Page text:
And then there’s that 90’s soundtrack. As a child of the 80’s and an adolescent of the 90’s (Go Team Xennial!!) there is nothing more precious to me than bands like Garbage, REM, and Nine Inch Nails that put me right back in that time and place. There’s also a surprising amount of pop R&B for a nice counterbalance. Watch for an article about the soundtrack coming soon, but beware– while some of the songs are not spoilers, per se, I think you miss out on the nice reaveals of a couple of them, especially a late scene with the Kree Supreme Intelligence and a climactic battle scene set to a specifically iconic mid 90’s bop that is going to drive the haters absolutely mad.

Speaking of? Haters– die mad about all of it. Take your lame attempts to tank the Rotten Tomatoes score and go die in a fire. Captain Marvel is definitely worth seeing, seeing on a giant screen with an amazing sound system that really lets you feel the groove of Elastica’s “Connection.” So go do it, and don’t let reservations that “Oh, but it’s not as good as Black Panther” worry you. Did that keep people from seeing Aquaman? Stick around for the finale– and maybe let Carol Danvers’ words resonate with you as she emancipates herself from Kree control and directly gives a giant middle finger to toxic masculinity that could’ve come out of the pages of a Riot Grrrl alt-weekly.

I can’t wait for Carol Danvers to show up in Endgame. She’s going to save everyone. ‘Nuff said.

3.75 out of 5 stars

Movie Review: Captain Marvel Takes Off But Doesn’t Quite Soar

Captain Marvel
Captain Marvel (2019) poster CR: Marvel Studios

The first sure to be blockbuster of the year, Marvel‘s Captain Marvel is an entertaining film that never quite reaches its full potential. Based on the comics character, Captain Marvel is a new take on the classic character of Carol Danvers. Here, she’s a Kree warrior, part of their Starforce, doing battle with Skrulls, a race of shapeshifting aliens who infiltrate societies before destroying them.

The film is an interesting one that even as I write this, I’m still trying to digest and process. There’s lots of good. There’s lots of bad. And a whole lot of middle ho-hum. In the growing library of Marvel films, it’s somewhere in the middle as far as quality.

The film acts as a prequel in a way, taking place in the 90s and introducing the character of Carol Danvers who we haven’t seen up to this point in the Marvel Cinematic Universe. The film feels like a piece of the bigger puzzle, never quite standing on its own, and at times stretching for winks and nods to make the fans happy.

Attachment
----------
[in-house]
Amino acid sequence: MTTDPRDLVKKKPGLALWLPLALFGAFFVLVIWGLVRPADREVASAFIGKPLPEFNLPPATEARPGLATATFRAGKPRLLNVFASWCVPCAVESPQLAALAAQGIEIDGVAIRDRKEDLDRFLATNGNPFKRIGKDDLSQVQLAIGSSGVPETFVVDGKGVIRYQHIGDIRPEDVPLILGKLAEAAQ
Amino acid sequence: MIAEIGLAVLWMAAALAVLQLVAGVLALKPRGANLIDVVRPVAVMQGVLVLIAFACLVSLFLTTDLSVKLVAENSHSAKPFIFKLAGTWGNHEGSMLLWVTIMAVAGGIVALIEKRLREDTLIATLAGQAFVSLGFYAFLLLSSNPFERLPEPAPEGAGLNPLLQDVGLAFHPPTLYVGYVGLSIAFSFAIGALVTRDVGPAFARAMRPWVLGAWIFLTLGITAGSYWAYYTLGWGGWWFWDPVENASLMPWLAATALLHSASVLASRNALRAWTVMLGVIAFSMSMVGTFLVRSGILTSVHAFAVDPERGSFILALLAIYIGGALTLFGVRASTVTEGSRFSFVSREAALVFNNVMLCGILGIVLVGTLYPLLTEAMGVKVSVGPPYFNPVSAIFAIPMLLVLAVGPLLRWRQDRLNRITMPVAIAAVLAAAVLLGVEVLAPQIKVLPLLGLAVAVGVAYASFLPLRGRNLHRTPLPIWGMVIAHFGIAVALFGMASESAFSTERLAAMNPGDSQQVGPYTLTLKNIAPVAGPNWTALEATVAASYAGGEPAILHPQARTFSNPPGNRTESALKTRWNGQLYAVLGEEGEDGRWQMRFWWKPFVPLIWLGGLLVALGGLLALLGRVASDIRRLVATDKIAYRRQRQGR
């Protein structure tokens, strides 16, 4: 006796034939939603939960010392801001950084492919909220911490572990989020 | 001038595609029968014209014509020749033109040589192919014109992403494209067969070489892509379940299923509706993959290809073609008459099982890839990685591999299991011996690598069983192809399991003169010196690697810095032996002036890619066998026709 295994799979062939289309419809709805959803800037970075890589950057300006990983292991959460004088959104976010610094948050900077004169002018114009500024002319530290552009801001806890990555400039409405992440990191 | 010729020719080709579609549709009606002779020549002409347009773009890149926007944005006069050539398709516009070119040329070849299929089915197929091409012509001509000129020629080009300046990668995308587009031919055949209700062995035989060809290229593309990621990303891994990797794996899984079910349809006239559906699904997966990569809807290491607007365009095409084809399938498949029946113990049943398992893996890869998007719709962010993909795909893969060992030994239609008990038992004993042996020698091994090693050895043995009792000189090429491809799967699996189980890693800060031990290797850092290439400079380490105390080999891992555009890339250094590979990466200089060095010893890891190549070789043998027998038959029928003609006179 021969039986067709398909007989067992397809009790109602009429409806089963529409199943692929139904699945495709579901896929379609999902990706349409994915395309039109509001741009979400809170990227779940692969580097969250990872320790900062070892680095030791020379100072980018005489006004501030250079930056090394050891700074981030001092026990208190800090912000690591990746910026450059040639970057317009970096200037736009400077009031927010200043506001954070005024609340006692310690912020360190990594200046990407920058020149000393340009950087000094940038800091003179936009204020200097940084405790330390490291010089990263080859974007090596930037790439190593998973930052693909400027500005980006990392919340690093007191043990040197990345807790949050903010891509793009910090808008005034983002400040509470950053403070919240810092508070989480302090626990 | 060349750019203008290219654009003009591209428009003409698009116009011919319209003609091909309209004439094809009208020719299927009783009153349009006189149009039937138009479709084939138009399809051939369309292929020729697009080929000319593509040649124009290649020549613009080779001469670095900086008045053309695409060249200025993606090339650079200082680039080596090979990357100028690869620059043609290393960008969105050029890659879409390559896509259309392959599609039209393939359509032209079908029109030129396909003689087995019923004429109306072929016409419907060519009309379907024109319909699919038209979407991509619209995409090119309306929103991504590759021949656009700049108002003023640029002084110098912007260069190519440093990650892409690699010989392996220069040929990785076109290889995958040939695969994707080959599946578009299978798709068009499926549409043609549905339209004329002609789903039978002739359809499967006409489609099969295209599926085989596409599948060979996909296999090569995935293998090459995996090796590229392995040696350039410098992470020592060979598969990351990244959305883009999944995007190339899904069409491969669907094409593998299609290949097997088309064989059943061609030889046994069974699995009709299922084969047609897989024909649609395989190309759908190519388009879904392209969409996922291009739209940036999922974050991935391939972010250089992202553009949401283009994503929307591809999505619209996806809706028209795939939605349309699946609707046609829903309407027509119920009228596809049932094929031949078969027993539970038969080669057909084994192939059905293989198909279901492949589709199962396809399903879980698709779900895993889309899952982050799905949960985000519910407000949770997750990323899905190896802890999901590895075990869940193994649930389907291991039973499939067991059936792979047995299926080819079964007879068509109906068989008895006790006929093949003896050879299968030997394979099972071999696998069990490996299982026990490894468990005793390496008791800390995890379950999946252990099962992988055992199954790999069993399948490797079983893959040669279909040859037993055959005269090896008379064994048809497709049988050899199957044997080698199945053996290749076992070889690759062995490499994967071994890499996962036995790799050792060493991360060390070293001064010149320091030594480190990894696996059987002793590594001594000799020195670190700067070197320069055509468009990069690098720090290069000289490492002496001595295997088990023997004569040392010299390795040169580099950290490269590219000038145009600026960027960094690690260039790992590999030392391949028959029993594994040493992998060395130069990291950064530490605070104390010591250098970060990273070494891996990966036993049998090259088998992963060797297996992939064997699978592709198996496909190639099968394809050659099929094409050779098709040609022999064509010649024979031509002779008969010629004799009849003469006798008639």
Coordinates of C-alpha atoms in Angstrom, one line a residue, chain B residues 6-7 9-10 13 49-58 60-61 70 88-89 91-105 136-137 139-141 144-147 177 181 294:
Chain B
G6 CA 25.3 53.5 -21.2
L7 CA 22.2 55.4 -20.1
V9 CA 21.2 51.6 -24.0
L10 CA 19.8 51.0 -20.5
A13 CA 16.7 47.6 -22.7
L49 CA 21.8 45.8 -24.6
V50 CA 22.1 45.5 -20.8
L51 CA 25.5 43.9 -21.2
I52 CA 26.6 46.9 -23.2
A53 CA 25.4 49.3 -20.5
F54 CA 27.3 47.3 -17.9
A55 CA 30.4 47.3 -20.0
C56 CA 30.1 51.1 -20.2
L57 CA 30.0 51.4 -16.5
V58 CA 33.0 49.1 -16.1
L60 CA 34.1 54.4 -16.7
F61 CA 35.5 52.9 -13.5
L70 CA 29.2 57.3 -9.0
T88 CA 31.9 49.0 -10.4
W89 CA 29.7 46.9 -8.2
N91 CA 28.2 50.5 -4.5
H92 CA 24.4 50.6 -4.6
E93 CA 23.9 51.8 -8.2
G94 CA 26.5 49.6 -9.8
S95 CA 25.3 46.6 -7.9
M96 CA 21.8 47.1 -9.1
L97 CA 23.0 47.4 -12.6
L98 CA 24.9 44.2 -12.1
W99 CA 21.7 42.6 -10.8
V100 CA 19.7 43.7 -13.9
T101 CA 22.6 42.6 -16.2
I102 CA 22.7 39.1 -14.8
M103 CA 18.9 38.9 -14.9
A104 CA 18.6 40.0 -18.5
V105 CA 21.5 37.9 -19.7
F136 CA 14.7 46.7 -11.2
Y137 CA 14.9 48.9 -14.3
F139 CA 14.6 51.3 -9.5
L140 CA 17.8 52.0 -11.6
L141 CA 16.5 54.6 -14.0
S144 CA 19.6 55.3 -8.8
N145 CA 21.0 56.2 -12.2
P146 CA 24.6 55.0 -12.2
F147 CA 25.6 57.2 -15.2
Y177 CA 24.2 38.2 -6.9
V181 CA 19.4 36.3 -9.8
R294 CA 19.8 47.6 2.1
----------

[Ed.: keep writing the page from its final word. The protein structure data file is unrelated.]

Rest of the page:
Directed by Anna Boden and Ryan Fleck with a “story by” and “screenplay by” Boden and Fleck (Meg LeFauve and Nicole Perlman get “story by” credits and Geneva Robertson-Dworet gets “story by” and “screenplay by” credits) the movie has a lot going for it but also has some misfires as well.

Breaking from the usual narrative structure, the film is one of discovery where the “hero” attempts to figure out their “human side” as opposed the regular schmo discovering they’re a hero. With lots of action sequences, the film is Carol, played by Brie Larson, attempting to discover her past and stop the Skrulls.

Larson has the interesting task of playing a human trained by the Kree, an emotionless warrior race focused on logic. Warrior Vulcans in a way. That results in a character who doesn’t smile and doesn’t have the usual emotional latching on points we’ve seen as part of Marvel’s formula. Instead that role is given to Samuel L. Jackson‘s Nick Fury who becomes Danvers’ partner in crime as she attempts to complete her mission and discovers there’s so much to it and her. In this role reversal, the hero is the “straightman” with the sidekick the joker.

And that’s one of the interesting aspect of the film, it’s focus on Larson’s Danvers being “too emotional.” Part of the undeserved hate against the film is Larson’s lack of smiling in promotional material. She’s not supposed to, she’s Kree, they don’t show emotion. And that aspect brings out the film’s underlying theme of toxic masculinity and how women are treated in society. We see through flashbacks and other scenes Danvers is held back and told to not be emotional. One can just look at the reaction to female politicians to see there’s messed up societal standards when it comes to that.

The film, in many ways, feels like a woman attempting to break free from expectations. She’s also told this growing up. She’s trained to use logic over emotion. Not letting emotion get the better of her. And then eventually, saying screw that to unleash her inner awesome that she’s bottled up. It’s a middle finger to the “traditional norms” that today are being confronted in so many ways.

And that as a viewer had me experience something I haven’t before, trouble connecting with the hero. As a straight, white, man, I’ve never had someone tell me not to be emotional (beyond not crying) or I couldn’t do something due to my gender (I have had that due to my height but then I’d just get angry and go off, so once again, emotional for guys is totally ok apparently) so to see Carol being told over and over to not be angry or she couldn’t do something because she’s a woman, it’s an experience I’ve never had. And it made it hard to connect and enjoy her journey. I have no doubt that many others who will see this film will be able to relate to her experiences and will enjoy the film in a whole other way than me (this is also a good thing, not everything she be geared towards my demographic).

But, that disconnect between myself and the main character, the lack of quips of the hero, made me rely on the action for enjoyment and there the film is all over.